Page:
No, not by machine alone. The beekeeper himself barehanded shoos away the swarming bees to carry off the honey-laden combs.
A man-made beehive, which will house a colony of fifteen thousand to sixty thousand bees, is constructed of stacks of wooden boxes, measuring twenty inches by sixteen and one quarter inches each. The uppermost boxes, called supers, will hold the surplus honey the hive produces, the harvest designated by the beekeeper for human consumption.
Each box contains six or eight hanging frames, which hold sheets of pitted wax called comb foundation. During spring and early summer, worker bees in the hive construct wax honeycombs on the foundation using fat secreted from their glands. The comb cells are then filled with honey, which hive bees produce from flower nectar.
By mid-July, after the clover and alfalfa have bloomed, the hives become so full of honey that a typical super weighs about sixty pounds. Then the bees start capping over the comb cells with wax.
How can the beekeeper get at the honey? First, he must get the bees to leave their combs. He wears a hat and veil to protect his face from stings during this procedure, but he usually doesn’t wear gloves or other protective gear. The experienced beekeeper is accustomed to being stung, and in fact his body is resistant to swelling. Quite often he can avoid being stung at all. He knows which time of day to go about the business, sunny hours are better than chill and shadowy periods.
On rainy, windy days, he can count on getting stung. Judging from the weather, then, and what the bees have had for forage, he can predict the mood of the swarms. Even if they’re not irritable, he takes precautions to keep them calm. With a smoker, a bellows mounted on a little wood-burning stove the size of a large bean can, he settles down the hive with long puffs of smoke.
Then he brushes the bees off the frames or allows them to pass through a one-way “bee escape” into the brood nest in the lower boxes of the hive. Some beekeepers use repellents to get the bees moving; some use forced air to blow them off the combs.
Now the beekeeper takes the supers to the extracting house, or another indoor spot away from potential robber bees. With a long, sharp, heated uncapping knife he shaves off the wax cap-pings. This is the best and lightest beeswax, which, after the honey drips off of it, can be sold for candle making. He suspends two to four frames inside a piece of equipment called a honey extractor: a centrifuge the size of a wide trash barrel.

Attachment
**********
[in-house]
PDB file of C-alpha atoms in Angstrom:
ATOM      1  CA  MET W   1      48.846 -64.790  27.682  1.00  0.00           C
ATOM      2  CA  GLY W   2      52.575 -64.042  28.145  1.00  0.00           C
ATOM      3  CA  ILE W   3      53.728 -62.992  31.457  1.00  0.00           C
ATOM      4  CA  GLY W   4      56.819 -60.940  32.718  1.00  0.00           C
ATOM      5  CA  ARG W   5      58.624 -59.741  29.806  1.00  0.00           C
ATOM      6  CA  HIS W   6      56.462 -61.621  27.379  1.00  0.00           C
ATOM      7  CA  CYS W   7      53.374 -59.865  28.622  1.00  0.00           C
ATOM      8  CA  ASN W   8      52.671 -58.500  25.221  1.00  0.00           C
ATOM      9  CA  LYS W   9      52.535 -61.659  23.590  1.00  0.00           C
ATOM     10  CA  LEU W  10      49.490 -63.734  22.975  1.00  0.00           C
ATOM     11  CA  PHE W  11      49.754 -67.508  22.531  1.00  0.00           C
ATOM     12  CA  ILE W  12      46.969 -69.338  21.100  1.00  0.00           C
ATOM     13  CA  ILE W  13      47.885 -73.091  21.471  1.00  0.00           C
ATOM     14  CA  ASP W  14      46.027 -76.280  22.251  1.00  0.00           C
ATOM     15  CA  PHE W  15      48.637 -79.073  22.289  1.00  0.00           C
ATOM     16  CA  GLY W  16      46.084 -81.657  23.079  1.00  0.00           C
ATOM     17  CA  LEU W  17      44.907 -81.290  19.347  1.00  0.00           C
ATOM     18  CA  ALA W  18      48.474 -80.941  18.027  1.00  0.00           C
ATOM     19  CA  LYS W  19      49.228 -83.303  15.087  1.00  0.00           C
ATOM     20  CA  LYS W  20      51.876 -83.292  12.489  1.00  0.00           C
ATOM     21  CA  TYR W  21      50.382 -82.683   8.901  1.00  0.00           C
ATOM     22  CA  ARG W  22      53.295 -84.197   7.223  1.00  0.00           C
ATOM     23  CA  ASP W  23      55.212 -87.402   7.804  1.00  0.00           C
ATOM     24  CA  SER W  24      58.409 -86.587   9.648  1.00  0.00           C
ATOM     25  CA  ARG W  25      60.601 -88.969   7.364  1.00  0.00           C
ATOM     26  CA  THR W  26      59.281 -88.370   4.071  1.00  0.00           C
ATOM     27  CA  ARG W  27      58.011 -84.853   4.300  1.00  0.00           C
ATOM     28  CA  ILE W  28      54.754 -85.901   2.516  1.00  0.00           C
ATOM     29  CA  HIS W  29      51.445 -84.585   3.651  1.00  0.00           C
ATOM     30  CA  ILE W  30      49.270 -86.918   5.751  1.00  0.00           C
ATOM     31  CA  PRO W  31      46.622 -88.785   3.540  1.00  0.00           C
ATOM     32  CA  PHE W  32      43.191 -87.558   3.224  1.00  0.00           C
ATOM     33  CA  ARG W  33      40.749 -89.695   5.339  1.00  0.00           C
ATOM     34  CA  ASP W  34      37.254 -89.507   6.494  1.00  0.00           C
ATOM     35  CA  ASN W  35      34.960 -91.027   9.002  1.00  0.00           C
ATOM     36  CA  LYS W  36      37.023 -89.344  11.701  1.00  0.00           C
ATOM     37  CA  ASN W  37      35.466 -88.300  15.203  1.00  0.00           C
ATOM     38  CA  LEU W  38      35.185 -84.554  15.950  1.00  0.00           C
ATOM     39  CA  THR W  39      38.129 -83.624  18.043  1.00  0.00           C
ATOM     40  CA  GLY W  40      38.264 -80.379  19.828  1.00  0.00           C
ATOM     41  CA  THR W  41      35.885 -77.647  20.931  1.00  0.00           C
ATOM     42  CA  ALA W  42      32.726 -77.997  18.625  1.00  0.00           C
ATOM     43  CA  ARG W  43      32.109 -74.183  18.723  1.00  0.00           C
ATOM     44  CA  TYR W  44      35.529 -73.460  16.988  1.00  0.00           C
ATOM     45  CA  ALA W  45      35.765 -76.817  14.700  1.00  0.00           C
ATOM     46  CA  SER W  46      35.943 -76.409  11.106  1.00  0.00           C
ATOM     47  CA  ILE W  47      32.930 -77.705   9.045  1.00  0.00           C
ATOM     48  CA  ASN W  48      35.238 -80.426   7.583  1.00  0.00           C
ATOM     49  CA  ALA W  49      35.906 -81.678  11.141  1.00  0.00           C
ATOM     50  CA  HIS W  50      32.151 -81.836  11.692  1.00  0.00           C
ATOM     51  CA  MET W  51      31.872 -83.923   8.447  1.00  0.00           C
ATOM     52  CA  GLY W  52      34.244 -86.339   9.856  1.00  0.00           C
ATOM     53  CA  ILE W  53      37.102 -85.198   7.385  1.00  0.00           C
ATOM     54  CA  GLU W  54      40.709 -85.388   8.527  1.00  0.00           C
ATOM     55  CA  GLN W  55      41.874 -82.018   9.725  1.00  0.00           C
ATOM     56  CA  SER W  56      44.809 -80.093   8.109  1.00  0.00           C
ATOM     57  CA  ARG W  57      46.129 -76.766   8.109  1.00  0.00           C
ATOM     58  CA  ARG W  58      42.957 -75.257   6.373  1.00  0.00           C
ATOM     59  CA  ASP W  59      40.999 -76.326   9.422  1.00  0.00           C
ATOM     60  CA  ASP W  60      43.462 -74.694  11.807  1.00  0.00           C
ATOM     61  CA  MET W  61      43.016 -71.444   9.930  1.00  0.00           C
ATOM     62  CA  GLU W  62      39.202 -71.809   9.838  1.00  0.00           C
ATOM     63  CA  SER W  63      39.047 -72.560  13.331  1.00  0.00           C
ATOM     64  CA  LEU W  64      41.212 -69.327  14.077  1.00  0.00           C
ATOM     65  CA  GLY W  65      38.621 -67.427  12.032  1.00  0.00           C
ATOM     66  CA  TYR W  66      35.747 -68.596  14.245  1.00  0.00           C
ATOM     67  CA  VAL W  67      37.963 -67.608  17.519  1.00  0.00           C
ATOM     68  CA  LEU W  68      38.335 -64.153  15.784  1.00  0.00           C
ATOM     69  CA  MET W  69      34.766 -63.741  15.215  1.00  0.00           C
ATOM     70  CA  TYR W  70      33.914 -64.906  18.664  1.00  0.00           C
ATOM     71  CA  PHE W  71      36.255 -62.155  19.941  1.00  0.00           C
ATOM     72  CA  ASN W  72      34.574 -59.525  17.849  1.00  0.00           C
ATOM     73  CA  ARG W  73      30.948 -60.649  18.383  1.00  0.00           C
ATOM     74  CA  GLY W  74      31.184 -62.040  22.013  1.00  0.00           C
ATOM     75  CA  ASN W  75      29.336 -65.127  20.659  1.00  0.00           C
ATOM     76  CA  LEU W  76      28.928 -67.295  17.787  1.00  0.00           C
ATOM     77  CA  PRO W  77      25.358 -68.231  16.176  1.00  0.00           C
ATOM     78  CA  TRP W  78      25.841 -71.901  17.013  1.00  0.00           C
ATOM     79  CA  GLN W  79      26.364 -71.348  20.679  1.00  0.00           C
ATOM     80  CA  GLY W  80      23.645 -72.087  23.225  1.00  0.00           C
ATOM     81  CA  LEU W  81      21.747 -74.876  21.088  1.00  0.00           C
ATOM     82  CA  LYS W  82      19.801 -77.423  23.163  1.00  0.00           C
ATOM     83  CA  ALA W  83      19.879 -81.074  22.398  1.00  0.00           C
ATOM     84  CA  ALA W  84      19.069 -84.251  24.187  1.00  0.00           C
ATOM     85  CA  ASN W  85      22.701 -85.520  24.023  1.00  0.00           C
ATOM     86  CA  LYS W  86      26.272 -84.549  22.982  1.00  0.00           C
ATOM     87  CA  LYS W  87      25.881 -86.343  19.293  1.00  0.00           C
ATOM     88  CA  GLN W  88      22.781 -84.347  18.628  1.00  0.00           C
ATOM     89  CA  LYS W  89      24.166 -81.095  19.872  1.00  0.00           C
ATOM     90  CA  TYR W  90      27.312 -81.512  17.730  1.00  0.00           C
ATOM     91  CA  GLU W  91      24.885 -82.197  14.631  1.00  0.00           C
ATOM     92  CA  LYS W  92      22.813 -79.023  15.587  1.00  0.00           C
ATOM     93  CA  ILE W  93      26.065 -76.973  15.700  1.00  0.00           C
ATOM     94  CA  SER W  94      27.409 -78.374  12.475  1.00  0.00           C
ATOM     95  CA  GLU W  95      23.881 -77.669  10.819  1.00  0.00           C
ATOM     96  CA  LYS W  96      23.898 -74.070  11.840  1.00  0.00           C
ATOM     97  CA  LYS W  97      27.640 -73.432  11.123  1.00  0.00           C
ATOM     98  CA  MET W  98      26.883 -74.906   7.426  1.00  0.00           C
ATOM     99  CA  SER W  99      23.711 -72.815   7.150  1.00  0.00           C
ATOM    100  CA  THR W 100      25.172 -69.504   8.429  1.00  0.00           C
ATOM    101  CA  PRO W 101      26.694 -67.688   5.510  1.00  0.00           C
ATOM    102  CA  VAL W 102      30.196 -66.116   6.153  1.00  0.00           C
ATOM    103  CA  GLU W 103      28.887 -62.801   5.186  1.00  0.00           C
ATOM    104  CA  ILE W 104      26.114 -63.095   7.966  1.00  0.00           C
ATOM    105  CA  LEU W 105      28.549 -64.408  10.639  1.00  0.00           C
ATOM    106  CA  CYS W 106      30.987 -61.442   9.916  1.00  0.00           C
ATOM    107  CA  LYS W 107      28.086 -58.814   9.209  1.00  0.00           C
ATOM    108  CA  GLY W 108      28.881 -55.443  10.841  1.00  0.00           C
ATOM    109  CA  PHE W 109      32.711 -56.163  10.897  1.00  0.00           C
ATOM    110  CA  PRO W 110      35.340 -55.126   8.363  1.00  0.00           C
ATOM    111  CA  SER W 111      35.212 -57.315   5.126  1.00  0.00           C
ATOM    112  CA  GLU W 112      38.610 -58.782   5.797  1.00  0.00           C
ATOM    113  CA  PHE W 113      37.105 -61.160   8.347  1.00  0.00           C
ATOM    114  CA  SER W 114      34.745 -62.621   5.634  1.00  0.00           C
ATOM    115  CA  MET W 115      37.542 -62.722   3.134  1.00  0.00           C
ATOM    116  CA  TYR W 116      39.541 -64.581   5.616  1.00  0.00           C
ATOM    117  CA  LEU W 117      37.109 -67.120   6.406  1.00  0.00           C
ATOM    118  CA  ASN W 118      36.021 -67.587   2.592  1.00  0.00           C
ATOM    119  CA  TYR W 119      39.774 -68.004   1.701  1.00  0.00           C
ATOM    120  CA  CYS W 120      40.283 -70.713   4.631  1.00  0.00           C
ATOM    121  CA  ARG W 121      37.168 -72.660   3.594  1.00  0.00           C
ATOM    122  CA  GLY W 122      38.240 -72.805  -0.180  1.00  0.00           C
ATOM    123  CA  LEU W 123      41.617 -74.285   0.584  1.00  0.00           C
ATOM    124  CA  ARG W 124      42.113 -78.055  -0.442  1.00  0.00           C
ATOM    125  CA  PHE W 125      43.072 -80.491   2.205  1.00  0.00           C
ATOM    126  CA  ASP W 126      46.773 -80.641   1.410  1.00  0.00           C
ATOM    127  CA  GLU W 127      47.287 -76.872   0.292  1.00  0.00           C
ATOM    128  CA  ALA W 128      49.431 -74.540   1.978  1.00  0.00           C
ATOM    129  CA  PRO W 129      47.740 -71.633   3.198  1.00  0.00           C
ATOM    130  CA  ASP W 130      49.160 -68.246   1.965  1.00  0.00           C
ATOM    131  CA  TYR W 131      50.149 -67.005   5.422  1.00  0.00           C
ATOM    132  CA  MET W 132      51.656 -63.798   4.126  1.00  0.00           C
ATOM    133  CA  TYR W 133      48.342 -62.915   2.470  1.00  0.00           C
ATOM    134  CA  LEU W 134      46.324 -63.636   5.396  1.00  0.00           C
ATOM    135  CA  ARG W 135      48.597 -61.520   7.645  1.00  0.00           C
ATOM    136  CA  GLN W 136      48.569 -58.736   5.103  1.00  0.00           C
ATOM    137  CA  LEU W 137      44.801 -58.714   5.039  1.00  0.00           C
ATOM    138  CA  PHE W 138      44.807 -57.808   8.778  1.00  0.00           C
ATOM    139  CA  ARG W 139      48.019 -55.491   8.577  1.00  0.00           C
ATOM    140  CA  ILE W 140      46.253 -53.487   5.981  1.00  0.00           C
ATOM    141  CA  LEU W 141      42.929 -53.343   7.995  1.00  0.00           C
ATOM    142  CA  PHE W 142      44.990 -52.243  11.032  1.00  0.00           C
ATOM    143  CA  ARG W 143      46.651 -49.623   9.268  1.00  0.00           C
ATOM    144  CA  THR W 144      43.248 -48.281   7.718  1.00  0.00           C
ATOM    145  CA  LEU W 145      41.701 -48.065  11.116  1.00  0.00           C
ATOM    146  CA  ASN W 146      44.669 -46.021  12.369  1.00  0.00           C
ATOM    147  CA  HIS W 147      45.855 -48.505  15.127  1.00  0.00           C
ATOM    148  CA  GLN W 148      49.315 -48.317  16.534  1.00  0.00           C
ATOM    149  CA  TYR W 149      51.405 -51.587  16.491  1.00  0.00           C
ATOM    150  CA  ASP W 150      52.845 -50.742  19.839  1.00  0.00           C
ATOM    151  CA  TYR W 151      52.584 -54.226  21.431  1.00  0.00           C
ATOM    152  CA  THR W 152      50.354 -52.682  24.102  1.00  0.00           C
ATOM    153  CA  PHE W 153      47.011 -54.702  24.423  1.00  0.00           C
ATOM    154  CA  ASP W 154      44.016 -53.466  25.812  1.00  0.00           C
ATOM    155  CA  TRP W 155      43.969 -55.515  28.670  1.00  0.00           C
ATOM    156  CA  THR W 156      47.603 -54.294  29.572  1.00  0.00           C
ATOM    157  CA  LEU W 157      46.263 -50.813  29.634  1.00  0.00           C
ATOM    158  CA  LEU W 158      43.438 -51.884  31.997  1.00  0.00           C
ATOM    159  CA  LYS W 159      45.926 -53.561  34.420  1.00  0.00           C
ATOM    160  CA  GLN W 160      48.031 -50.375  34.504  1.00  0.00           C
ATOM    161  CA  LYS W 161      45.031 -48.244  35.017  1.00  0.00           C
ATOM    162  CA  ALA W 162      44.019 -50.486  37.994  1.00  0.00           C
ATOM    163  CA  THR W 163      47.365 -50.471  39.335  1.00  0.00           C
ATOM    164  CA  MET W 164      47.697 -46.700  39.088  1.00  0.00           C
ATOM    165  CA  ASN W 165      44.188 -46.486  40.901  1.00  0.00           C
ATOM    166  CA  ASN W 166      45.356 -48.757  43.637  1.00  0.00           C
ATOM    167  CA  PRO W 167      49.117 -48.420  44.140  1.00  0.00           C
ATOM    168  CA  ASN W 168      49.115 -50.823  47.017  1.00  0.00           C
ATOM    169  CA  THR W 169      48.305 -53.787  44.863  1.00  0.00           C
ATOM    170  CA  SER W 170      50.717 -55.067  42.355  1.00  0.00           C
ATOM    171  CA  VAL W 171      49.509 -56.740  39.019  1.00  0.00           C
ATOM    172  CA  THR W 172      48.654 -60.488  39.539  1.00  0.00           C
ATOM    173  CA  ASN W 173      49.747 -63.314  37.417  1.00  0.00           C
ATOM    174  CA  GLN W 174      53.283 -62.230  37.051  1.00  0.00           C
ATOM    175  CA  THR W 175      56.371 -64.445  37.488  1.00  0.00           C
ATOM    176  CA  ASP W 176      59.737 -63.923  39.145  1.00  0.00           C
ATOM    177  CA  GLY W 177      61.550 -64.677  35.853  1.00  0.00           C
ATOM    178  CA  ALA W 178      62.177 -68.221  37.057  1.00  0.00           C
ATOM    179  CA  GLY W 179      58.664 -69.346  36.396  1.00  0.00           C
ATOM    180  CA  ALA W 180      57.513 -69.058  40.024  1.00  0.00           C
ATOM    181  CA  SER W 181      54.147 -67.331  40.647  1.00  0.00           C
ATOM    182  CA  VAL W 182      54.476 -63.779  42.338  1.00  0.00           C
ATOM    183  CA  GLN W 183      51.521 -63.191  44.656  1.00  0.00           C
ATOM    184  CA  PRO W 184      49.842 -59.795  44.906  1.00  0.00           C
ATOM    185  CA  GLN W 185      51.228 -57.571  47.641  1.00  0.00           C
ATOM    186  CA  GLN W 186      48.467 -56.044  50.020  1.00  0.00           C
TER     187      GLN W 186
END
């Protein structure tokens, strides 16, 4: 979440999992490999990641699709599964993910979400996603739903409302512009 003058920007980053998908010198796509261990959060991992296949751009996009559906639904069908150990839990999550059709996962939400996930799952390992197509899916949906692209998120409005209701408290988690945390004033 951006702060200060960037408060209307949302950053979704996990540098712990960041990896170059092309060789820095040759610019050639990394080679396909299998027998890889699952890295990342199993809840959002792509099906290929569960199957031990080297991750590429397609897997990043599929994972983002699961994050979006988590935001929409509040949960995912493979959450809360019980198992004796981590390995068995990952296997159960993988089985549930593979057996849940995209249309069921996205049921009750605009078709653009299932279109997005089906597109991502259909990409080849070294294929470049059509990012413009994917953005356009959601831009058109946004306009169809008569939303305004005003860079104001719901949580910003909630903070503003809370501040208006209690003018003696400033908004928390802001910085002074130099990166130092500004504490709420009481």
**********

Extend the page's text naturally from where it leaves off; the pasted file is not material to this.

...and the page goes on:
Large honey producers use bigger extractors that can accommodate several dozen frames. The extractor spins the frames inside it, it’s rather like a washing machine on spin cycle. Centrifugal force sends the honey flying out from the combs and onto the sides of the tank; the liquid runs down and out a spout. The beekeeper collects it in a storage tank and strains it. Before being bottled, the honey is usually pasteurized by heating it.
How long does this whole process take? It depends on equipment and the size of the apiary, but usually a beekeeper allots about a day to pry the hives apart and get the supers inside. After that he can spread the extraction chores over a few days. How much honey can be harvested?
A commercial beekeeper, with the best agricultural land and the best floral sources for his bees, needs to extract about a hundred pounds of honey from each colony per year. A hobbyist can usually be satisfied with sixty pounds.
After extracting the honey, the beekeeper stores the supers for next spring or, if he is hoping for a second harvest, he stacks the boxes on the hives again. When the bees are allowed back in, they begin repairing any damage the centrifuge did to their honeycombs.